5. Stated that the governed have a right to rebel against rulers who violate natural rights

John Locke (1632-1704)


1. French philosophe and voluminous author of essays and letters
2. Championed the enlightened principles of reason, progress, toleration, and individual liberty
3. Opposed superstition, intolerance, and ignorance
4. Criticized organized religion for perpetuating superstition and intolerance

Voltaire (1694-1778)


1. Enlightened thinker best known for writing The Social Contract and Emile
2. Believed that since "law is the expression of the general will," the state is based on a social contract
3. Emphasized the education of the whole person for citizenship
4. Rejected excessive rationalism and stressed emotions, thus anticipating the romantic movement

Jean-Jacques Rousseau (1712-1778)


1. Scottish economist who wrote An Inquiry into the Nature and Causes of the Wealth of Nations
2. Opposed mercantilist policies
3. Advocated free trade and "the Invisible Hand of competition"

Adam Smith (1723-1790)


1. British writer, philosopher, and feminist who wrote A Vindication of the Rights of Woman
2. Argued that women are not naturally inferior to men
3. Maintained that women deserve the same fundamental rights as men

Mary Wollstonecraft (1759-1797)


1. English conservative leader who wrote Reflections on the Revolution in France
2. Denounced the radicalism and violence of the French Revolution
3. Favored gradual and orderly change

Edmund Burke (1729-1797)


1. English Utilitarian and essayist best known for writing On Liberty and The Subjection of Women
2. Advocated women's rights and endorsed universal suffrage

John Stuart Mill (1806-1873)


1. Scientific socialist who coauthored The Communist Manifesto
2. Believed that the history of class conflict is best understood through the dialectical process of thesis, antithesis, and synthesis
3. Contended that a class struggle between the bourgeoisie and the proletariat would lead "to the dictatorship of the proletariat," which in turn would be a transitional phase leading to a classless society

Karl Marx (1818-1883)


1. British biologist who wrote The Origin of Species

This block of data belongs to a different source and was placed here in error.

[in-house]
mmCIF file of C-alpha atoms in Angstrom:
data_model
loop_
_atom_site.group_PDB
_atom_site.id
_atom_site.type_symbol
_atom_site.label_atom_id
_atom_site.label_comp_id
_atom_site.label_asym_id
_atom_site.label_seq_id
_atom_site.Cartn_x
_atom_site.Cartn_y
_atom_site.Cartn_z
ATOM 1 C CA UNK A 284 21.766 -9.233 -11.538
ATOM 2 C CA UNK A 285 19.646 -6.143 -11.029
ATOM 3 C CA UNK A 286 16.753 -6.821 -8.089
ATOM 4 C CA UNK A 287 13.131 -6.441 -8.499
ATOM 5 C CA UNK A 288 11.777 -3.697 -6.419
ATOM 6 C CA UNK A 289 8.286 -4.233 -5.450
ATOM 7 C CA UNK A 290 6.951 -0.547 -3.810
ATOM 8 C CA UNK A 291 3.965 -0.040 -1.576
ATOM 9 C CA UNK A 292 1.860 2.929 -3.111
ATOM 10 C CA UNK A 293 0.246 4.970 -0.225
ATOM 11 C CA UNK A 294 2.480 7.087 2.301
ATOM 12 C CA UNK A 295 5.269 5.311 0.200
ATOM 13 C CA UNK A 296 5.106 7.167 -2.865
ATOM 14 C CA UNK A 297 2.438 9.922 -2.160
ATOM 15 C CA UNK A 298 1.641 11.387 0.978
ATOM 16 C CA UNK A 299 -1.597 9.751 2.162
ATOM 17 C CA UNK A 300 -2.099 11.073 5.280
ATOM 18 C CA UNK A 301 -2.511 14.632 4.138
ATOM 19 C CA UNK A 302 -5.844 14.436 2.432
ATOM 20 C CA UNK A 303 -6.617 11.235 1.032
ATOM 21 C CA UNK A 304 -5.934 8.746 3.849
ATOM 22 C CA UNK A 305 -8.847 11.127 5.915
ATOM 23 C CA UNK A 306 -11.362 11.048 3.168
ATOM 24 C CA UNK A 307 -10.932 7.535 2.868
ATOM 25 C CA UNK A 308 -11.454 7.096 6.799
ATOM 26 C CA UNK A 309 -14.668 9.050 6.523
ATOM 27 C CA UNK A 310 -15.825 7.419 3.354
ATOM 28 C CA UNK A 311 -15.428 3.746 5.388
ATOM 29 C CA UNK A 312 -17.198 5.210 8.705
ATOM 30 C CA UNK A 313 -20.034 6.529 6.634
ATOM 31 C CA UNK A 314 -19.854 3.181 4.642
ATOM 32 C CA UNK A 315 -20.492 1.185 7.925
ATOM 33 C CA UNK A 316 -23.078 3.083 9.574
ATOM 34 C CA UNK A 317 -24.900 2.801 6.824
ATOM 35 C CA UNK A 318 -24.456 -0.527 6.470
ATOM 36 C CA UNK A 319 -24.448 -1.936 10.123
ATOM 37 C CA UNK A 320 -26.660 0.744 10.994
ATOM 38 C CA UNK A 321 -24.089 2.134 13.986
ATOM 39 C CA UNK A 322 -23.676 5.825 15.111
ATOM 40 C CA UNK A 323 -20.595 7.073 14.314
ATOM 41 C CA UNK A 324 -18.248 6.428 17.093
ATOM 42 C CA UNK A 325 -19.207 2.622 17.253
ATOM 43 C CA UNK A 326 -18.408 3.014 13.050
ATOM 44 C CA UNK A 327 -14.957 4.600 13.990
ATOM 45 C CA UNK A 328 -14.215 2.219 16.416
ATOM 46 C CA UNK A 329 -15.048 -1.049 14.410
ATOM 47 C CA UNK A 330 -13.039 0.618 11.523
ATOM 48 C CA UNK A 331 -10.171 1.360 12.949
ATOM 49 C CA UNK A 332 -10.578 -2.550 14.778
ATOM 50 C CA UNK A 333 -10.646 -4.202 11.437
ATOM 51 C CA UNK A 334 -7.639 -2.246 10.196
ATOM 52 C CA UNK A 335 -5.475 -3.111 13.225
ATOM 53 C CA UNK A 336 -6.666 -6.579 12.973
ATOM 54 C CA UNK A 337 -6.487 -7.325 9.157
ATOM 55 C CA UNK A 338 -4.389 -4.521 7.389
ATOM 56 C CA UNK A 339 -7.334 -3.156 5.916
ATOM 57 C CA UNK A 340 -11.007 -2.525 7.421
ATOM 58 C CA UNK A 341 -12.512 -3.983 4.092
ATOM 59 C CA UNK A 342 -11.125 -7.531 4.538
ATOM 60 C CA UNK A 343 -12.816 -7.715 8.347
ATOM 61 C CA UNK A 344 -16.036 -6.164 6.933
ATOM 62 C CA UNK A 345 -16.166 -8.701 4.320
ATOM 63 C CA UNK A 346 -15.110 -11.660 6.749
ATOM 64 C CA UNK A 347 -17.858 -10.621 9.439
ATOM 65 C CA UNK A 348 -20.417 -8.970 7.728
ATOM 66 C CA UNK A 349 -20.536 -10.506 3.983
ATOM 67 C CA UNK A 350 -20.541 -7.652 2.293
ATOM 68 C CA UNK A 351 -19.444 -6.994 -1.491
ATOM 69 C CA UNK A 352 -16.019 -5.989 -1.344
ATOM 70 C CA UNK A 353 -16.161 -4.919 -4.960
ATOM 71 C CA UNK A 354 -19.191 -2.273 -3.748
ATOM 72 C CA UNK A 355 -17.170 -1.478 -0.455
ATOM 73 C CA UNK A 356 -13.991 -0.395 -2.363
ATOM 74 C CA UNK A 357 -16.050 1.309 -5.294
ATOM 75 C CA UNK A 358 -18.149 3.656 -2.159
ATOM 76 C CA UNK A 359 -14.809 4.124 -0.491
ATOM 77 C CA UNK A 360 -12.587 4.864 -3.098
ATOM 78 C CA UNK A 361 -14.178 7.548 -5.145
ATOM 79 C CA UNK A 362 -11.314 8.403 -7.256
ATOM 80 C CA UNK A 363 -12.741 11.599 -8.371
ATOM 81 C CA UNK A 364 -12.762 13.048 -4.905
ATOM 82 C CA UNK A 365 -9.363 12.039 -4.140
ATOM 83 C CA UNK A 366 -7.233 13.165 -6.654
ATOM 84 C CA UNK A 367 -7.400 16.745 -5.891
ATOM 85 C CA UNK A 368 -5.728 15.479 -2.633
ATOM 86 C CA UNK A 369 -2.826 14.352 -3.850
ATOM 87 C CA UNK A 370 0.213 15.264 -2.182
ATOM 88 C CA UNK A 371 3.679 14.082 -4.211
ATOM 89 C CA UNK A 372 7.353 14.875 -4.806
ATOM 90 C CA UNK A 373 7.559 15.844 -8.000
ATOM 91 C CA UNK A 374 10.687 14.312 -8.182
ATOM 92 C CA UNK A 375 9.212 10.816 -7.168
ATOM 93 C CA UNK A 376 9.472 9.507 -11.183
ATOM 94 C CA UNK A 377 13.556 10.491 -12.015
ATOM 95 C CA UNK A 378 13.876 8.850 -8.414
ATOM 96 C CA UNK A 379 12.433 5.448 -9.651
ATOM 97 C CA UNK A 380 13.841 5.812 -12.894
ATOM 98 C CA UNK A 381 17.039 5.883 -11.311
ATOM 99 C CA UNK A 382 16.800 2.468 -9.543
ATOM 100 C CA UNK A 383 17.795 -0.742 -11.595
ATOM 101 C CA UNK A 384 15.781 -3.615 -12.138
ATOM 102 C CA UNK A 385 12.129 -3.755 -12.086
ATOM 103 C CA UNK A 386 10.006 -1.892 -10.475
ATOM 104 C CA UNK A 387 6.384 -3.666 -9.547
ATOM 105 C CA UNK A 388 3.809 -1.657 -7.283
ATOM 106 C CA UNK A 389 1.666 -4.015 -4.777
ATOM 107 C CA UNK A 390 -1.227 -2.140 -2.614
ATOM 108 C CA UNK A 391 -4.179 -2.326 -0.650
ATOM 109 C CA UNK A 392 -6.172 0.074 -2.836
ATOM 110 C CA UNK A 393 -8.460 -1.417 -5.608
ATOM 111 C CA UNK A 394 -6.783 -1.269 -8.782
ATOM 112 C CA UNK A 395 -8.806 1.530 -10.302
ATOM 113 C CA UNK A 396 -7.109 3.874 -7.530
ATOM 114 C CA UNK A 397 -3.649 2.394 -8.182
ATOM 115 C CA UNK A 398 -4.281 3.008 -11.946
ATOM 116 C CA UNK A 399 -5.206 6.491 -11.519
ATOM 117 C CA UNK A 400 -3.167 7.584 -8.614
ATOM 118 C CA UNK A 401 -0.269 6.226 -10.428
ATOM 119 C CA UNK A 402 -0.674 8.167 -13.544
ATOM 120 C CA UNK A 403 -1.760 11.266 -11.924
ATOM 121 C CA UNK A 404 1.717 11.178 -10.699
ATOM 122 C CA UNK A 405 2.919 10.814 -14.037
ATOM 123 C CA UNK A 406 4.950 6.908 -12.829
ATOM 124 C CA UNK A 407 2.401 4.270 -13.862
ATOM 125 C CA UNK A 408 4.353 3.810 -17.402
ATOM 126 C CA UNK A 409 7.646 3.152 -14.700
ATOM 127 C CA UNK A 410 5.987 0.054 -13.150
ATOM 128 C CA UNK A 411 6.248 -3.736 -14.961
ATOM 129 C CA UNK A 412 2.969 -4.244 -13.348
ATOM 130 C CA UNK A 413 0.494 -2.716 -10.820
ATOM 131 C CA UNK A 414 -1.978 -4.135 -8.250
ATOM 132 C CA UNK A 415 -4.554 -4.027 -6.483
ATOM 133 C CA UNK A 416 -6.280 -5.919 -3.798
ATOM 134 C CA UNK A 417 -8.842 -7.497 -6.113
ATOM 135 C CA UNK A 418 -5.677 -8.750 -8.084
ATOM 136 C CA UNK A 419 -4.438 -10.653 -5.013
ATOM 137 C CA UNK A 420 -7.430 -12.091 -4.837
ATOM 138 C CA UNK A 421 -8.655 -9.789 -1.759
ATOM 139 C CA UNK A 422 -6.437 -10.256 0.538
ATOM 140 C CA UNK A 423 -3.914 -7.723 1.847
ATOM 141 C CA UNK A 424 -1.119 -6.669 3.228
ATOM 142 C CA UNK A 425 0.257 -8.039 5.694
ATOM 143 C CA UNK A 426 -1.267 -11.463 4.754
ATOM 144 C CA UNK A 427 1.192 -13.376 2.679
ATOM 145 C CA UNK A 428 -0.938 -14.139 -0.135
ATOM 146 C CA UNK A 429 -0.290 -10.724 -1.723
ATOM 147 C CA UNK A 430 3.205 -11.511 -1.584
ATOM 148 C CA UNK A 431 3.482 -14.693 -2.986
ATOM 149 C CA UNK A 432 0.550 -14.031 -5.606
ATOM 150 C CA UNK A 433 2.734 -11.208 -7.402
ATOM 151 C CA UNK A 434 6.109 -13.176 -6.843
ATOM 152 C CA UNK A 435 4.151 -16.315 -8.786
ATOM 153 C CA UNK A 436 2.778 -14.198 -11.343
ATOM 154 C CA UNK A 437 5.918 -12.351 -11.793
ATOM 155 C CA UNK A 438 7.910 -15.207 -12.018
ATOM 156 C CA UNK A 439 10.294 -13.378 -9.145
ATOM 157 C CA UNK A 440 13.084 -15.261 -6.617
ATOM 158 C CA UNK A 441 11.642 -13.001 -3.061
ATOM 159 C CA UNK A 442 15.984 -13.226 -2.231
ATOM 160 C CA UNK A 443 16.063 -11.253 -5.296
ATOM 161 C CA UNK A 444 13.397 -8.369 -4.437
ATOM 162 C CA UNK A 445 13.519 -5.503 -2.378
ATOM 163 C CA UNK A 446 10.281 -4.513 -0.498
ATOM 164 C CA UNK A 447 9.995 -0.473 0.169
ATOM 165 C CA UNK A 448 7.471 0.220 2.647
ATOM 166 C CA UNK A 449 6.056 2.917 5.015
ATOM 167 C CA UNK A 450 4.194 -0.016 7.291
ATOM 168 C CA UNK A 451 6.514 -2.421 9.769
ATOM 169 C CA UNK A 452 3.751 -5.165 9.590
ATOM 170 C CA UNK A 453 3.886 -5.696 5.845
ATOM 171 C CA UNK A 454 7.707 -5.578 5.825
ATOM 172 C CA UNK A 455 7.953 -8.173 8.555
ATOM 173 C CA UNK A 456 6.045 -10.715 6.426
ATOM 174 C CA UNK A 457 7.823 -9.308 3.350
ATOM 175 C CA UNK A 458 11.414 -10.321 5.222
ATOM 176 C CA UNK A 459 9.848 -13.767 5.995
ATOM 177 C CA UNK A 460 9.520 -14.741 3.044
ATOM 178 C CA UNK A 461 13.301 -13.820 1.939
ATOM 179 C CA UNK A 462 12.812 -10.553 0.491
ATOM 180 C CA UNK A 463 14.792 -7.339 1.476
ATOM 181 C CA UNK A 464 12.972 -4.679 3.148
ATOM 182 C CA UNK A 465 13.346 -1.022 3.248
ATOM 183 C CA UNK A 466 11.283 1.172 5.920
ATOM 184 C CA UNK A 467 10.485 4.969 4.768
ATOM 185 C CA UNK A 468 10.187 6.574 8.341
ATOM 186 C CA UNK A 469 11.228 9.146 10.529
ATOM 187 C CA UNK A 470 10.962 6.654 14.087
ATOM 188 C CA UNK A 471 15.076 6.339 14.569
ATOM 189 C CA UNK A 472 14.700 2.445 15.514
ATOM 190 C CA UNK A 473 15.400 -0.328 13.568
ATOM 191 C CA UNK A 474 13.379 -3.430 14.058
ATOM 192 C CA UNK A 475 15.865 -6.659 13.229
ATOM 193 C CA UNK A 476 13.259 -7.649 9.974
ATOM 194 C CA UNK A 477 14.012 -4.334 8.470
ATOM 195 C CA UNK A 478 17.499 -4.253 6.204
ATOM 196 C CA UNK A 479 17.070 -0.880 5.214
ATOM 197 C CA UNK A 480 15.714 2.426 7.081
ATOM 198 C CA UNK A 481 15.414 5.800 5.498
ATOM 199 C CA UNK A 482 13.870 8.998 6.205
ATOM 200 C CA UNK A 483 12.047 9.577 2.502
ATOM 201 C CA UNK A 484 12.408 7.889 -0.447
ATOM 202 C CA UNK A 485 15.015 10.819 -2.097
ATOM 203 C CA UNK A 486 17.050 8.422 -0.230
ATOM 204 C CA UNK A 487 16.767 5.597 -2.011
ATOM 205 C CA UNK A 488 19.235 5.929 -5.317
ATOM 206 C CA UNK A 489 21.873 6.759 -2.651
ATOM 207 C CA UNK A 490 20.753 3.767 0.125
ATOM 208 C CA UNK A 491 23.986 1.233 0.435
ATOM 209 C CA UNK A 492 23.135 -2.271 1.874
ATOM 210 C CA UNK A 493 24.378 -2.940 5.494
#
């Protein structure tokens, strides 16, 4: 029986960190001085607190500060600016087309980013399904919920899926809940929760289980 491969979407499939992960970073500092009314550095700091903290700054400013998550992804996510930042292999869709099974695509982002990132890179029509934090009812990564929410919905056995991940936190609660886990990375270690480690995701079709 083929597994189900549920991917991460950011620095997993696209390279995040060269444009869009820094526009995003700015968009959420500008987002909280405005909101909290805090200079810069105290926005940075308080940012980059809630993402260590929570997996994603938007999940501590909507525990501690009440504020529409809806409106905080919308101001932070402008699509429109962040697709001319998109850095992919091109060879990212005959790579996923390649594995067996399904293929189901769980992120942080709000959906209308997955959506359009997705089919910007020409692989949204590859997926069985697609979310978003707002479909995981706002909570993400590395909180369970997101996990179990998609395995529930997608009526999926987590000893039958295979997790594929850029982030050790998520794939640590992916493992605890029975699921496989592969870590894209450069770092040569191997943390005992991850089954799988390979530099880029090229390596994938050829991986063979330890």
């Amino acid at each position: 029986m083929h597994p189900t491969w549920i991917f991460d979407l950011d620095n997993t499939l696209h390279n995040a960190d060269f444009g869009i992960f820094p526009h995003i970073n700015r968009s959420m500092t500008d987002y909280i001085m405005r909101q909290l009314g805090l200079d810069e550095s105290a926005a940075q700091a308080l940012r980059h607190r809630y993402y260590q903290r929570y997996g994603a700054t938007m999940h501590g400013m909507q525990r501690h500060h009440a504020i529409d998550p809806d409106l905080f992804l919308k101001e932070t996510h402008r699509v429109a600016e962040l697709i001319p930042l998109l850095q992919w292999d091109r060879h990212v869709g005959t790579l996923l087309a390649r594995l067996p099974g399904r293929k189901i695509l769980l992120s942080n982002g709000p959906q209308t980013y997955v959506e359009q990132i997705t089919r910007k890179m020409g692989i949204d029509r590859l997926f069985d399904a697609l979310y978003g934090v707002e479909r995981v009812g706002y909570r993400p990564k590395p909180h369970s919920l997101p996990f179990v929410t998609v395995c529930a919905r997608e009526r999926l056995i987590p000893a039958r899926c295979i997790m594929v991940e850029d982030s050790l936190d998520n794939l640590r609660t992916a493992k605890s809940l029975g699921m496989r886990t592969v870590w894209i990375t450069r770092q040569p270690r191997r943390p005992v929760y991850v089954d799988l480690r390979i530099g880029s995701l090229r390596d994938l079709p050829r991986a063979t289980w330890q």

2. Challenged the idea of special creation by proposing a revolutionary theory of biological evolution
3. Concluded that every living plant and animal takes part in a constant "struggle for existence" in which on the "fittest" survive
4. Argued that the fittest are determined by a process of natural selection

Charles Darwin (1809-1882)


1. Austrian psychologist who formulated groundbreaking theories of human personality
2. Theorized that the human psyche contains three distinct parts: (1) the id, which is the center of unconscious sexual and aggressive drives; (2) the superego, which is the center of moral values; and (3) the ego, which is the center of pragmatic reason
3. Argued that human behavior is often irrational

Sigmund Freud (1856-1939)


1. German physicist whose theory of special relativity undermined Newtonian physics
2. Challenged traditional conceptions of time, space, and motion
3. Contributed to the view that humans live in a universe with uncertainties
4. Added to the feeling of uncertainty in the postwar world

Albert Einstein (1879-1955)


1. German philosopher whose writings influenced existentialism
2. Expressed contempt for middle-class morality, saying that it led to a false and shallow existence
3. Rejected reason and embraced the irrational
4. Believed that the "will-to-power" of a few heroic "supermen" could successfully reorder the world

Friedrich Nietzche (1844-1900)


1. French existentialist philosophers and writers
2. Questioned the efficacy of reason and science to understand the human situation
3. Believed that God, reason, and progress are myths, and that humans live in a hostile world, alone and isolated

Albert Camus (1913-1960) and Jean-Paul Sartre (1905-1980)